My question is: does the diff function above always return 0 for every floating value of x on any computer, and is there something in the implementation of the builtin round function which guarantees stability for int(round(x)) ? This does not seem to be documented in the official doc. What do you think of this ?

If it's not documented in the official documentation, use your function and forsake int+round. In fact, if you're not sure, or you think somebody reading your code later might not be sure, just go ahead and use your function. What's the harm? Performance? You're using Python.

I also think that the action of using int function or as hidden by round, is disruptive as it is very discontinuous by its very nature. Sometimes it is better to stay with integers and be clearly discontinuous. Same could be done, maybe by multiplying numbers by some constant before use and dividing by the factor in the end even with floating point numbers.

Where the need usually arise is for printing neat results. Is there int embedded in numeric algorithm inside or is it only on this interface "surface"? If it is inside, maybe there could be some kind of sanity check filter for disruptive "imposible" data points and do recalculation to slightly tweaked parameter values to get them into the general line. There is though the real chaotic nature of things and we should not wipe it under the carpet.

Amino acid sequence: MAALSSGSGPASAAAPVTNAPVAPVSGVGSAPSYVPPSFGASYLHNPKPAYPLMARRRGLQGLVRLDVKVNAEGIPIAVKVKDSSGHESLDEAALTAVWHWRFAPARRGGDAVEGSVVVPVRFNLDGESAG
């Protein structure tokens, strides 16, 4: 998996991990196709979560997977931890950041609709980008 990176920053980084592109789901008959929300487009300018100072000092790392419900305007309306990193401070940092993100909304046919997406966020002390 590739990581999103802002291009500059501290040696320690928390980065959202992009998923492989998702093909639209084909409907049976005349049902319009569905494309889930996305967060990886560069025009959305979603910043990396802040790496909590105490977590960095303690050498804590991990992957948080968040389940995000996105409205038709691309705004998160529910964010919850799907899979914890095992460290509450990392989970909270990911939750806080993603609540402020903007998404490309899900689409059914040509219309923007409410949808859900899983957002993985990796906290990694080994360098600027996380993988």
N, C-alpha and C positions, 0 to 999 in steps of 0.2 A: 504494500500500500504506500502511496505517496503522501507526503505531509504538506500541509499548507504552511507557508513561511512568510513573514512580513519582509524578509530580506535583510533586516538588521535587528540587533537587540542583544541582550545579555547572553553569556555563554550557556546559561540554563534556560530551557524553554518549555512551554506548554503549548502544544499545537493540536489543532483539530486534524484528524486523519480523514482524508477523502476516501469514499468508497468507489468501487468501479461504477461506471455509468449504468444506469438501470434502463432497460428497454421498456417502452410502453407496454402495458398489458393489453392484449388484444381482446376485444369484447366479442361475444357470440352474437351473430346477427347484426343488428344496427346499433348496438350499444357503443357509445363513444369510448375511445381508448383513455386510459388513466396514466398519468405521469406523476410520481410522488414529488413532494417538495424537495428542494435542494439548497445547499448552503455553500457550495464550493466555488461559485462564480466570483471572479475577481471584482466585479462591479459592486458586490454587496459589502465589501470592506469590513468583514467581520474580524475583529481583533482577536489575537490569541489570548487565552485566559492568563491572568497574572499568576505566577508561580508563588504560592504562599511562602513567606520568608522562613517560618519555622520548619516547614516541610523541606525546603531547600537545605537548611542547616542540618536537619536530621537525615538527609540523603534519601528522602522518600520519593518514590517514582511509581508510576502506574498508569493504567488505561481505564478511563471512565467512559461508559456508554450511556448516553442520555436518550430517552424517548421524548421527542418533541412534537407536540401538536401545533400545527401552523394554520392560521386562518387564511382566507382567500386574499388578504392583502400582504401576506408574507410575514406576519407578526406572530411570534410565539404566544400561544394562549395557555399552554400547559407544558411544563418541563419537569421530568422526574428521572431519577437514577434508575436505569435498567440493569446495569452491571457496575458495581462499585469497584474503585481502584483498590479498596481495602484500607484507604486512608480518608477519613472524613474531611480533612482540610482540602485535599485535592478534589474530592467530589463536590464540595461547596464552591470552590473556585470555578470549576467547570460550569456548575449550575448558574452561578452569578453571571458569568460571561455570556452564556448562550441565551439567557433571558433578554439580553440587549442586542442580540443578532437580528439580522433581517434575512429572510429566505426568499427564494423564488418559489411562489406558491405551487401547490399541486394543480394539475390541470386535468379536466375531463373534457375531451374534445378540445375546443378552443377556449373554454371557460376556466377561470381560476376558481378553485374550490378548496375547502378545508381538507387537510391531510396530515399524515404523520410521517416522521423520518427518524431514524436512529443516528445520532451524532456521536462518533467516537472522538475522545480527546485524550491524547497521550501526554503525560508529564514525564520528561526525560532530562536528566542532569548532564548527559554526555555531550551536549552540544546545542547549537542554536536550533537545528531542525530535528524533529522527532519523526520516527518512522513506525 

Edited 6 Years Ago by pyTony: n/a

Thank you for all your answers. It seems that the more secure way is to use an auxiliary function. I'll stay with nickles' solution, or the iround function I wrote above.
There once was a math.rint function (in python 1.6), but it was removed by G Van Rossum:

After a brief consult with Tim, I've decided to drop math.rint() -- it's not standard C, can't be implemented in portable C, and its naive (non-IEEE-754-aware) effect can easily be had in other ways.

See this link http://markmail.org/message/4di24iqm7zhc4rwc.

Edited 6 Years Ago by Gribouillis: n/a